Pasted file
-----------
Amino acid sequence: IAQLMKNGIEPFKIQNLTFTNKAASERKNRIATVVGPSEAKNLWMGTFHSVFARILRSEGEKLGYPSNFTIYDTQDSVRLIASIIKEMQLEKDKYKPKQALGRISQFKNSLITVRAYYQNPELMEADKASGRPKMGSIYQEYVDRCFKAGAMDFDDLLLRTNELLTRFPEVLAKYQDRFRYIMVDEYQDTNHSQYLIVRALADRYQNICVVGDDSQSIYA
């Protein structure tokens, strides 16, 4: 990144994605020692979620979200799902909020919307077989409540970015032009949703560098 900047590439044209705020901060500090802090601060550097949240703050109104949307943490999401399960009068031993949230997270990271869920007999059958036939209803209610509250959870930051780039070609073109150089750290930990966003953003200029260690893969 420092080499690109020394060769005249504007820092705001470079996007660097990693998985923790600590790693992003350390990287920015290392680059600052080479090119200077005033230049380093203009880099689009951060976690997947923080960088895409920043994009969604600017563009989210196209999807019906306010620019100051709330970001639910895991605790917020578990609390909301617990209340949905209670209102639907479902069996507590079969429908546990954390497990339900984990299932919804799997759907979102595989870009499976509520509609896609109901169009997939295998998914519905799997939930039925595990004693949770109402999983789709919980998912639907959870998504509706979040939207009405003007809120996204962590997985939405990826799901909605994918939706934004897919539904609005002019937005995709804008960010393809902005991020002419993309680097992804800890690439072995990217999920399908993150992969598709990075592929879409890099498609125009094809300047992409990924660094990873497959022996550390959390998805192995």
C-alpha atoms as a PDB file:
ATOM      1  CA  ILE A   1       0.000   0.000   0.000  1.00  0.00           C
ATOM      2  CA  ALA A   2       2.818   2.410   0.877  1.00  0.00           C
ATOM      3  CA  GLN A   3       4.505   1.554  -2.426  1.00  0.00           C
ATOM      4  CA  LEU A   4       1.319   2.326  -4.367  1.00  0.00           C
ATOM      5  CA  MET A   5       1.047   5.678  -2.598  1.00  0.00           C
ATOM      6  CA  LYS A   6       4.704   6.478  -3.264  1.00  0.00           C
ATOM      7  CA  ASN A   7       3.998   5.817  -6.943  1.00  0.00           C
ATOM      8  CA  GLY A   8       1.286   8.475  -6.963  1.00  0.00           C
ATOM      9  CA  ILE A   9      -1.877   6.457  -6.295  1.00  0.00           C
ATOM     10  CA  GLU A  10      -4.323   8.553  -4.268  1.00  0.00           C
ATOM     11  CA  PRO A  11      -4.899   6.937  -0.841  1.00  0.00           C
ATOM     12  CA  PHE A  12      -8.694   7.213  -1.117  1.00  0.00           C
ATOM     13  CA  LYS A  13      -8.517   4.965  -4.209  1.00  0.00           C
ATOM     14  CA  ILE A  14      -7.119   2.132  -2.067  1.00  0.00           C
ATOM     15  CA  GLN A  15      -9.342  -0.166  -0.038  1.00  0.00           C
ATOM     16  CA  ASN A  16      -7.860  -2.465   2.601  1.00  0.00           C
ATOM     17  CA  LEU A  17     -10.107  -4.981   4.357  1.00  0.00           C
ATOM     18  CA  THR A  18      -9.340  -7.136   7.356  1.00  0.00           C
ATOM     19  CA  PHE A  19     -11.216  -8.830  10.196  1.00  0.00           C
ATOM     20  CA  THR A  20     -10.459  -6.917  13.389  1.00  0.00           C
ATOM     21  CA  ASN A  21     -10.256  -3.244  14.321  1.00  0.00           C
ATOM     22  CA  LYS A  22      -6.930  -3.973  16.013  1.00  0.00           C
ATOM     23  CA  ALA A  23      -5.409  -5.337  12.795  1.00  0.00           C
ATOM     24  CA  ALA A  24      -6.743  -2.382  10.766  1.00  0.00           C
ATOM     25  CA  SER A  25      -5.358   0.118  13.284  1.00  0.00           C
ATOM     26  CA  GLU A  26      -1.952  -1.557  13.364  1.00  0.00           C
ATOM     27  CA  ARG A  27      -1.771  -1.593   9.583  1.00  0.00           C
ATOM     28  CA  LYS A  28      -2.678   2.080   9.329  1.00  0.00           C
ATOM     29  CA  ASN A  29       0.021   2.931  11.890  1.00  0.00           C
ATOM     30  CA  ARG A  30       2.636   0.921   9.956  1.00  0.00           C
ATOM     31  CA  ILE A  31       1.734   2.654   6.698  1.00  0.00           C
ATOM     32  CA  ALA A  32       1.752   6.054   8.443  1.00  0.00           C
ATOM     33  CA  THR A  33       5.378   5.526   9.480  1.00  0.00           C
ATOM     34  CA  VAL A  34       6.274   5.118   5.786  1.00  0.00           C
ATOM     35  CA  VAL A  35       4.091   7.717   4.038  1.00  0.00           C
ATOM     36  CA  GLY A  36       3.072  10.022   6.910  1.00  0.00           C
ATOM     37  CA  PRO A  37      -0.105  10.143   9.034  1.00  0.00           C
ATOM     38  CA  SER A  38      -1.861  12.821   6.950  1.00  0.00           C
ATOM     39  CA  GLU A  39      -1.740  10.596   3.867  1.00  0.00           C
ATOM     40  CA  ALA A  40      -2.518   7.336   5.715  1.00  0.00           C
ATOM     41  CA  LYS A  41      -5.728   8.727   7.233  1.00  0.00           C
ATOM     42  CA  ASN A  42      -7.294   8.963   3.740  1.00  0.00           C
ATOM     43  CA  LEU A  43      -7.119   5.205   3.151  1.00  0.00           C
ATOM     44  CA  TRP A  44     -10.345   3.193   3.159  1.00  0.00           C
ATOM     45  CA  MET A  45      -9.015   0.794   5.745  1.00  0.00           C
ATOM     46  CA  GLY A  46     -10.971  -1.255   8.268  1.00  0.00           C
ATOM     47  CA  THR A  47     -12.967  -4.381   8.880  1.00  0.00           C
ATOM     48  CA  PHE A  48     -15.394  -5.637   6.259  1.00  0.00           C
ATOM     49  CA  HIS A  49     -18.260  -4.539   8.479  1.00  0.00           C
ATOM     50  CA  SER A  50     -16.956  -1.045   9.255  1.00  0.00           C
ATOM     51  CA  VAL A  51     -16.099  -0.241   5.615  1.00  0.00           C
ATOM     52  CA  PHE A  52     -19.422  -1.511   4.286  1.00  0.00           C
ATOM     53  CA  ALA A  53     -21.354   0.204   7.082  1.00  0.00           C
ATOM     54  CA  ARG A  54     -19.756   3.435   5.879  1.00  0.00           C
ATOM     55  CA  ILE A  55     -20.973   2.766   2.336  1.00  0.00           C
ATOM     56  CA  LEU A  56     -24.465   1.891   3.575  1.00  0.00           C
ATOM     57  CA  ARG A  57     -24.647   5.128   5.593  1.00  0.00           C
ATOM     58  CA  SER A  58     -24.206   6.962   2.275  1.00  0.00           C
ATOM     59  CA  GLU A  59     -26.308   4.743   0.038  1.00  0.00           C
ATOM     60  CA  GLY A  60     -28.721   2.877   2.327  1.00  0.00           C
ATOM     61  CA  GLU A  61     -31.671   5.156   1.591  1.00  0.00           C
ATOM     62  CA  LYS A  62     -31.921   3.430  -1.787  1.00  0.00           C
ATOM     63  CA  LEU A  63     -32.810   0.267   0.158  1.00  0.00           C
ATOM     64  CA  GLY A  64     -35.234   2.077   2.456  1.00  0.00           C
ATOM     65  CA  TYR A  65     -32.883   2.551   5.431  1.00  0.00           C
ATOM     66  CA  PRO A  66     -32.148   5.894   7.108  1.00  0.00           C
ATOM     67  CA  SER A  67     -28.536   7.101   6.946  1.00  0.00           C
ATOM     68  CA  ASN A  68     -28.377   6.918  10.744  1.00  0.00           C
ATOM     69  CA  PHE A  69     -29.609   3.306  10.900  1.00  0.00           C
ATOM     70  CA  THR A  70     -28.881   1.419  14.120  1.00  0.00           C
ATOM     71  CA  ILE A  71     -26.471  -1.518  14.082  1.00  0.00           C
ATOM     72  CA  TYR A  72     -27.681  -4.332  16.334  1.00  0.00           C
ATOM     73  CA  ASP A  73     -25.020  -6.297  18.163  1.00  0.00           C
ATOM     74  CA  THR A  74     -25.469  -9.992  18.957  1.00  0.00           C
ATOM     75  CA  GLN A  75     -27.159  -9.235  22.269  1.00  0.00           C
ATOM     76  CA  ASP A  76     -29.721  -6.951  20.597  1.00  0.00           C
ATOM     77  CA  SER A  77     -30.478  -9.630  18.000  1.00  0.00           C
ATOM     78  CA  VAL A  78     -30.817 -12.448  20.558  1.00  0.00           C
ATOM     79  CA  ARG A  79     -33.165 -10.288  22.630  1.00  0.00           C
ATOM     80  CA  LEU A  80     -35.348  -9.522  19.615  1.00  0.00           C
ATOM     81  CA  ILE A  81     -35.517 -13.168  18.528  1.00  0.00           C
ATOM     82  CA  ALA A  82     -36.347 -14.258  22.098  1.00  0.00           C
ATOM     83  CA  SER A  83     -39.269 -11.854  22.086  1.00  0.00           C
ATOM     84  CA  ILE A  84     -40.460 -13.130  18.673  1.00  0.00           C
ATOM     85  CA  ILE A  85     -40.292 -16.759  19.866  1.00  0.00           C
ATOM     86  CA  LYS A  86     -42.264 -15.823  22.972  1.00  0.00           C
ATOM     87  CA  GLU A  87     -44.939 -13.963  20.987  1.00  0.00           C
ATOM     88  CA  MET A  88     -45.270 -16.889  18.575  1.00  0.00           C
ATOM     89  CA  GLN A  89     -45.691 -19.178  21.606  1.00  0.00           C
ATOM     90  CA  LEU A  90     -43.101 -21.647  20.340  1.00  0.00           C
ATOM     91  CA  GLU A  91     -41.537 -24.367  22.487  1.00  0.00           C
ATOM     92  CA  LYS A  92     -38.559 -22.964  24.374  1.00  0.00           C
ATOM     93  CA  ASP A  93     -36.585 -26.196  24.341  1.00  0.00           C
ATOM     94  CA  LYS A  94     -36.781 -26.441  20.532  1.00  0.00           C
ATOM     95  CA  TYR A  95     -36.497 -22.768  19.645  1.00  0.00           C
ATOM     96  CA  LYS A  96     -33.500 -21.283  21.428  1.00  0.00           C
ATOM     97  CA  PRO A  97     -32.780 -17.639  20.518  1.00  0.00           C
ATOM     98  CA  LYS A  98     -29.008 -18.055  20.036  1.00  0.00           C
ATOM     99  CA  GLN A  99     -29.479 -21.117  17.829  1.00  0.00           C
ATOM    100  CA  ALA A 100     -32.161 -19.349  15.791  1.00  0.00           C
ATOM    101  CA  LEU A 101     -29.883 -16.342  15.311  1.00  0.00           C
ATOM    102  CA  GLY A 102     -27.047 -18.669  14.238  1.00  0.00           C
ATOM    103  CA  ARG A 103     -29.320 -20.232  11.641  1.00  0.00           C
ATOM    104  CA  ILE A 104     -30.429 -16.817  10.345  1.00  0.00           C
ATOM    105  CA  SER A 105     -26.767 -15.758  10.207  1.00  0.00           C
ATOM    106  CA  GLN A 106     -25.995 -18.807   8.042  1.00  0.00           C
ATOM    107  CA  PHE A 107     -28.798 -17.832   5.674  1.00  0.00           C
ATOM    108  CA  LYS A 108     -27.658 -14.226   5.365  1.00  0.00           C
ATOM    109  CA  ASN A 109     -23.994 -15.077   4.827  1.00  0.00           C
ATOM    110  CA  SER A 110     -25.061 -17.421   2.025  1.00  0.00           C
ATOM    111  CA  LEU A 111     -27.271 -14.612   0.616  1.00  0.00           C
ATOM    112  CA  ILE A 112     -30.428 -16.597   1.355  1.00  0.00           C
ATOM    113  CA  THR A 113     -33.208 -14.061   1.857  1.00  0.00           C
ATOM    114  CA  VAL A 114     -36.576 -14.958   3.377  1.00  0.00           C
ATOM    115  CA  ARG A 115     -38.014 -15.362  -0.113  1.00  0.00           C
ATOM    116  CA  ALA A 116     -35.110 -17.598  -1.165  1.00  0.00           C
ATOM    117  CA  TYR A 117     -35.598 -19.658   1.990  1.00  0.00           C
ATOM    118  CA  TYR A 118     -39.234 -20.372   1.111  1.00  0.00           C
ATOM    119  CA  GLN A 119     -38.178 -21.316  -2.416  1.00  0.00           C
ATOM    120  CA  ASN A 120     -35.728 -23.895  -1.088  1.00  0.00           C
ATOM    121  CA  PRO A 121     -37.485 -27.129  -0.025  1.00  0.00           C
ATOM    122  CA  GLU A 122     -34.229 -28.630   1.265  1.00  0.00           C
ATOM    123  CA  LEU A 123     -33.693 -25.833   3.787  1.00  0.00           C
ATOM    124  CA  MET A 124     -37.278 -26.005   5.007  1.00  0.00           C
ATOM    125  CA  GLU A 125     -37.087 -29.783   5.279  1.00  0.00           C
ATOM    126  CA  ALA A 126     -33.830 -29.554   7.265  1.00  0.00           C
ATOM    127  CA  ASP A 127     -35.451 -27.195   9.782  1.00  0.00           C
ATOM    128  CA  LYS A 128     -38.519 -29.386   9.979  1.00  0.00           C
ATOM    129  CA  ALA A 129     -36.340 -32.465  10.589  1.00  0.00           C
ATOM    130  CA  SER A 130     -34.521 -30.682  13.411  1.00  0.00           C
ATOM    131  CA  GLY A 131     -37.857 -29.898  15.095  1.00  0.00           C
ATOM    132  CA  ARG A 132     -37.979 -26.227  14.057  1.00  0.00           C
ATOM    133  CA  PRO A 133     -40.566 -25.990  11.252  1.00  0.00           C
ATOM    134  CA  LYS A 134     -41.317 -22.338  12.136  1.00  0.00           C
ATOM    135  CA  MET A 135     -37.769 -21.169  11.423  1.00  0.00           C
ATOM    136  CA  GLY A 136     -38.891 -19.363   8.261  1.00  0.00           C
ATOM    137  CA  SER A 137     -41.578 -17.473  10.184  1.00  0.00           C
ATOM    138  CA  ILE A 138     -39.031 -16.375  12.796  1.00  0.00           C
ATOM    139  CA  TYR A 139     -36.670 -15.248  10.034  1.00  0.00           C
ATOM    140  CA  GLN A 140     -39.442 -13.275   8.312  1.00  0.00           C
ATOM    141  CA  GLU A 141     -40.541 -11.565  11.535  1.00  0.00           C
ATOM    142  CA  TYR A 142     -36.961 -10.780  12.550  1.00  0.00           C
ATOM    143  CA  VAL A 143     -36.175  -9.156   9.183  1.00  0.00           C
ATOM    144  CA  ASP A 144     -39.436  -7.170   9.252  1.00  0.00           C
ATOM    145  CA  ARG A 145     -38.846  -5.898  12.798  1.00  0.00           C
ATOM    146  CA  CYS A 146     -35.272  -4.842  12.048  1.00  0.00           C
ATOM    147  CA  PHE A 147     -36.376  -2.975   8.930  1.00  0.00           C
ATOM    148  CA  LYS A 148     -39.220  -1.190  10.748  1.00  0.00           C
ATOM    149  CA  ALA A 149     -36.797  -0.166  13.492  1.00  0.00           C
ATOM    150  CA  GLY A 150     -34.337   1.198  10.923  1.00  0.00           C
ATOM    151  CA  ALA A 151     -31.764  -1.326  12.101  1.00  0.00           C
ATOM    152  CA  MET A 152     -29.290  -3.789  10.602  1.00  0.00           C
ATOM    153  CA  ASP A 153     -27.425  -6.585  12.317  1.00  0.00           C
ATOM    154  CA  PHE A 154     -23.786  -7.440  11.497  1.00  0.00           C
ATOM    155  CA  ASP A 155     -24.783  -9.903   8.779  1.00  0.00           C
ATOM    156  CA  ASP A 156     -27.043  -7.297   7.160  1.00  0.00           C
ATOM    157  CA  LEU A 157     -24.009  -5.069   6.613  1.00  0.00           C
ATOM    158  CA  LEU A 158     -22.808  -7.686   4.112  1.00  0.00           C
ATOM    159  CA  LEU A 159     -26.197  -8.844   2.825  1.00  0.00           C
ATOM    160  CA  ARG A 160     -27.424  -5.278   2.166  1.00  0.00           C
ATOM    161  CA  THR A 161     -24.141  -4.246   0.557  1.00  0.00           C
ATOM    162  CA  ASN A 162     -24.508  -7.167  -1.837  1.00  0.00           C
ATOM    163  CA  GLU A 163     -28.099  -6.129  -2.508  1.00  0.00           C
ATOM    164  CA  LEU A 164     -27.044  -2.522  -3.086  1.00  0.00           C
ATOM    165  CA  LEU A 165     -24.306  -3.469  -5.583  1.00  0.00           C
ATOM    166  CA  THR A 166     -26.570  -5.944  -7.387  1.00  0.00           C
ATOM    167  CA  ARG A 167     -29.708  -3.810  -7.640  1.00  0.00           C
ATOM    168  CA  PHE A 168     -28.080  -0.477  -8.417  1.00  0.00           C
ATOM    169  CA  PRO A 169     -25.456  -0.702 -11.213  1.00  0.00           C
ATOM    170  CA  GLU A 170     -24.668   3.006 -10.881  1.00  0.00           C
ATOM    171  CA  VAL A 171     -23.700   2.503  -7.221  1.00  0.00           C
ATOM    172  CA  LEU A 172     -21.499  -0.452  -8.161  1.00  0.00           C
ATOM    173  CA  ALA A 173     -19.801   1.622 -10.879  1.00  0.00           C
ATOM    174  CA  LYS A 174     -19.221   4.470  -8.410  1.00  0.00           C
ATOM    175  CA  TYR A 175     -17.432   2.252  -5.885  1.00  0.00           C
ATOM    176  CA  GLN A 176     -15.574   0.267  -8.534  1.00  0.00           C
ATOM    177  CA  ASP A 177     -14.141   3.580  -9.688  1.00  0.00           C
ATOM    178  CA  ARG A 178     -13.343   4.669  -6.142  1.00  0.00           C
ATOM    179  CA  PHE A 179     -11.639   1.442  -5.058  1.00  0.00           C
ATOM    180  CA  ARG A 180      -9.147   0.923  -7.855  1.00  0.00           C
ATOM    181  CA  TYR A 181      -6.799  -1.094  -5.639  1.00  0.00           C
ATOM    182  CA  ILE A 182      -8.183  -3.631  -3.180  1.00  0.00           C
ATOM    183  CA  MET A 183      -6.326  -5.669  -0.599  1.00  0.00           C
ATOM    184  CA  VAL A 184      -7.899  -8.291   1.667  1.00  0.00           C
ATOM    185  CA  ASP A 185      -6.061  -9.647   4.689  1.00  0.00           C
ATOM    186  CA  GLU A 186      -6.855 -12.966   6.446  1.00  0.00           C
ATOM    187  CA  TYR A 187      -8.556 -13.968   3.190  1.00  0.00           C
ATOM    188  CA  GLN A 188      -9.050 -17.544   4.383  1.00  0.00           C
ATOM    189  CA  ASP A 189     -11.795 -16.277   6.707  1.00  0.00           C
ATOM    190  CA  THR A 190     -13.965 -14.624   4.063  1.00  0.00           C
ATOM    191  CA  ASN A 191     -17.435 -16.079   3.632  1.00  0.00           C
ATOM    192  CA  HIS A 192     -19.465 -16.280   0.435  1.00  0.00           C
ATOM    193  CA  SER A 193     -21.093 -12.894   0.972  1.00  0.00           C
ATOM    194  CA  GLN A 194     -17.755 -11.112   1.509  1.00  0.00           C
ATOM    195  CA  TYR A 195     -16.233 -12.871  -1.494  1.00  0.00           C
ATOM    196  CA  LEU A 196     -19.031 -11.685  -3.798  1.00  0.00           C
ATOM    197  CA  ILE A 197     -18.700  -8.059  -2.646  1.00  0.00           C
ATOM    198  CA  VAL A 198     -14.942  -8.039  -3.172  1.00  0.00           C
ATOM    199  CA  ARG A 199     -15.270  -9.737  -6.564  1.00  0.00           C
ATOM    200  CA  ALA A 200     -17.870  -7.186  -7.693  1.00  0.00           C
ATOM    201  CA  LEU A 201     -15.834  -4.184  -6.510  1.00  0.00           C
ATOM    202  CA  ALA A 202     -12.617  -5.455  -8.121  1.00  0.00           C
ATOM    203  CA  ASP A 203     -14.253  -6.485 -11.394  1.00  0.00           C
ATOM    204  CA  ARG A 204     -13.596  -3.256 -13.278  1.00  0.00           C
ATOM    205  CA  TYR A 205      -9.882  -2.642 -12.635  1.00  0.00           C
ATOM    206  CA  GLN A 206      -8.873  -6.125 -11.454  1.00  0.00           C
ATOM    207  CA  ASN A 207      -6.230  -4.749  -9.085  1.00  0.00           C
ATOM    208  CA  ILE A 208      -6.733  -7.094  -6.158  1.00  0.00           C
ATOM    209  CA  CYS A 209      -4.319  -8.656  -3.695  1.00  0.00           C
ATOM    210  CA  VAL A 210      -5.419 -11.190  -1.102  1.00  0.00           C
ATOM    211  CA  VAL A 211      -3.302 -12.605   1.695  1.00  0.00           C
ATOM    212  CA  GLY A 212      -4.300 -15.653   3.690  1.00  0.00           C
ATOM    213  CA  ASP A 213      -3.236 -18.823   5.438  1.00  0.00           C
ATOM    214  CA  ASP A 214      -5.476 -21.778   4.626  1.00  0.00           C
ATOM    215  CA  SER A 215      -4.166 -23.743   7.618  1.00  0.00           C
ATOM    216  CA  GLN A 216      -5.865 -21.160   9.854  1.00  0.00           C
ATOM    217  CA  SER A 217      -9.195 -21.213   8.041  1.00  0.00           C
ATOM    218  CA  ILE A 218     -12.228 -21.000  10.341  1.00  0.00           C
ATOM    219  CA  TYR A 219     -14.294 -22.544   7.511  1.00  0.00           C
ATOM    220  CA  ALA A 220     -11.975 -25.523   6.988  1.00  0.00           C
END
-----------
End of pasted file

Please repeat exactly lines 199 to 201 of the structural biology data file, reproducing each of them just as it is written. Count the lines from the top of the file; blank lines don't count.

ATOM    196  CA  LEU A 196     -19.031 -11.685  -3.798  1.00  0.00           C
ATOM    197  CA  ILE A 197     -18.700  -8.059  -2.646  1.00  0.00           C
ATOM    198  CA  VAL A 198     -14.942  -8.039  -3.172  1.00  0.00           C